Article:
Saturday, January 23, 2010

Just Beet It: Cook Red-Handed

"The beet is the most intense of vegetables. The radish, admittedly, is more feverish, but the fire of the radish is a cold fire, the fire of discontent, not of passion. Tomatoes are lusty enough, yet there runs through tomatoes an undercurrent of frivolity. Beets are deadly serious." - Tom Robbins

I used to hate beets, or so I thought. As it turns out, I hated the way my mom used to make them - boiled and mashed with mayo. Not exactly appetizing eh? It wasn't my mom's fault, she had never had them any other way.

I was always dismayed that I did not like beets, after all, they are quite good for you. The pigment that gives beets their beautiful colour is called betacyanin, and it is a potent cancer fighter. They also protect against heart disease and reduce inflammation. Beets are an excellent source of folate, which is essential for normal spinal cord development in fetuses. Without enough folate in the mother's diet, birth defects can occur. All around, beets are our friends.

Factoid: Some people are unable to break down betacyanin resulting in bright red urine after eating beets, so if this happens to you, don't be alarmed!

One day while at a salad bar, I spotted some pickled beets. Feeling adventurous, I put a few slices on my plate, returned to my table, and took a tentative bite. I was surprised to find that not only was I not spitting it out in disgust, but in fact, found myself wishing I had picked up more than two slices. They were really good!

It was several months after my revelation before I attempted to make beets for myself. I decided to play it safe and put them in a salad, to be featured in next week's Salad Challenge! This week, however, I was feeling bolder. Bold enough to try some new recipes, even, recipes that have in the past frightened me. One such recipe is Borscht.

Borscht is a traditional Ukrainian soup, popular throughout eastern Europe. With beets as their key ingredient, it has a characteristic deep red colour. It is a classic, iconic dish, and a must-try for a soup enthusiast such as myself. So after scouring the internet and cookbooks, I came up with my own version of Borscht.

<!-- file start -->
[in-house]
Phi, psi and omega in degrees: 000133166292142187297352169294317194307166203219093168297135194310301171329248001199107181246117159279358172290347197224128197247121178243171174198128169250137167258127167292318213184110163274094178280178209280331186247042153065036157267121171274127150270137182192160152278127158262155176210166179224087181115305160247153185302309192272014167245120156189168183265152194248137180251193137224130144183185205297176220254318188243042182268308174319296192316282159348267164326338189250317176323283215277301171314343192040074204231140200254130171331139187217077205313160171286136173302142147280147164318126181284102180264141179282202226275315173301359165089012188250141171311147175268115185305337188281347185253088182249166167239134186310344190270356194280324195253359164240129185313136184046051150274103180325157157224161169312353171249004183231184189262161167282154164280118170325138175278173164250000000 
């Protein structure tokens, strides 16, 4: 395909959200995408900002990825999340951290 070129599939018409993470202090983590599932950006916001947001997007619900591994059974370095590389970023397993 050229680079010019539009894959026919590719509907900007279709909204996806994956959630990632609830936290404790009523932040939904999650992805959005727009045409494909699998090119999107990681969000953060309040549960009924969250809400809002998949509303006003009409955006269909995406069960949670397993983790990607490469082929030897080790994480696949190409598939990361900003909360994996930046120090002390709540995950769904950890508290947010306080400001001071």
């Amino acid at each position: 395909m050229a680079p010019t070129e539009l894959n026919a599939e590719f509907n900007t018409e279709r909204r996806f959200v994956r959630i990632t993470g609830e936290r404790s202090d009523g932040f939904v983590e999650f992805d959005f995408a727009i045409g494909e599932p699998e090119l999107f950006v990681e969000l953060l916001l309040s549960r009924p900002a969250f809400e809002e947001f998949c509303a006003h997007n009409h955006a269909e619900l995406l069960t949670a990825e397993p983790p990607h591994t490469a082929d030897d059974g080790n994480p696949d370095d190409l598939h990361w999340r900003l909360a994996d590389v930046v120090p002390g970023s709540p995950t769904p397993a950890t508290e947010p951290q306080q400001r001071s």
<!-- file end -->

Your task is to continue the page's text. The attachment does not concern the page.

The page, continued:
Beetiful Borscht
1 beet, peeled & grated
1 carrot, peeled & grated
1 medium potato, peeled & diced
1 1/2 cups shredded cabbage
1/2 onion, diced
1 clove garlic
2 cups vegetable broth
2 cups water
1 roma tomato, diced
2 tbsp tomato paste
1 tbsp parsley

In your soup pot, saute onion and garlic in a bit of olive oil until soft. Add all other ingredients. Simmer until everything is happy, bright red, and soft. Many recipes I came across called for topping it with some sour cream and dill, so if you have any vegan sour cream like substance, toss a dollop on top, and sprinkle on some dill for an elegant colour contrast.

And the verdict? I actually quite liked it! Despite it's bold appearance, the flavour of the soup is quite unassuming. As it turns out, the beet's bark is bolder than its bite. It wasn't one of my favourite soups, but I will definitely make it again!

1 comment:

  1. I think it's so funny when a childhood experience ruins a food. My grade 2 teacher forced her class to try an avocado, and I was convinced I hated avocados until I tried guacamole in my early 20s!! Now... I love avocados.
    As for beets, my dad used to maintain a massive veggie garden, and beets were one of the most productive veggies. My family boils them, then chops 'em up and serves them in a bowl with lots of white vinegar, some salt, and pepper. Pretty similar to pickling, I guess, but warm and it doesn't have so much time to soak in the vinegar.
    Side-bar: On the Peru field course, we were fed diced cold beets smothered in mayo. I thought it was just a Peruvian thing... :)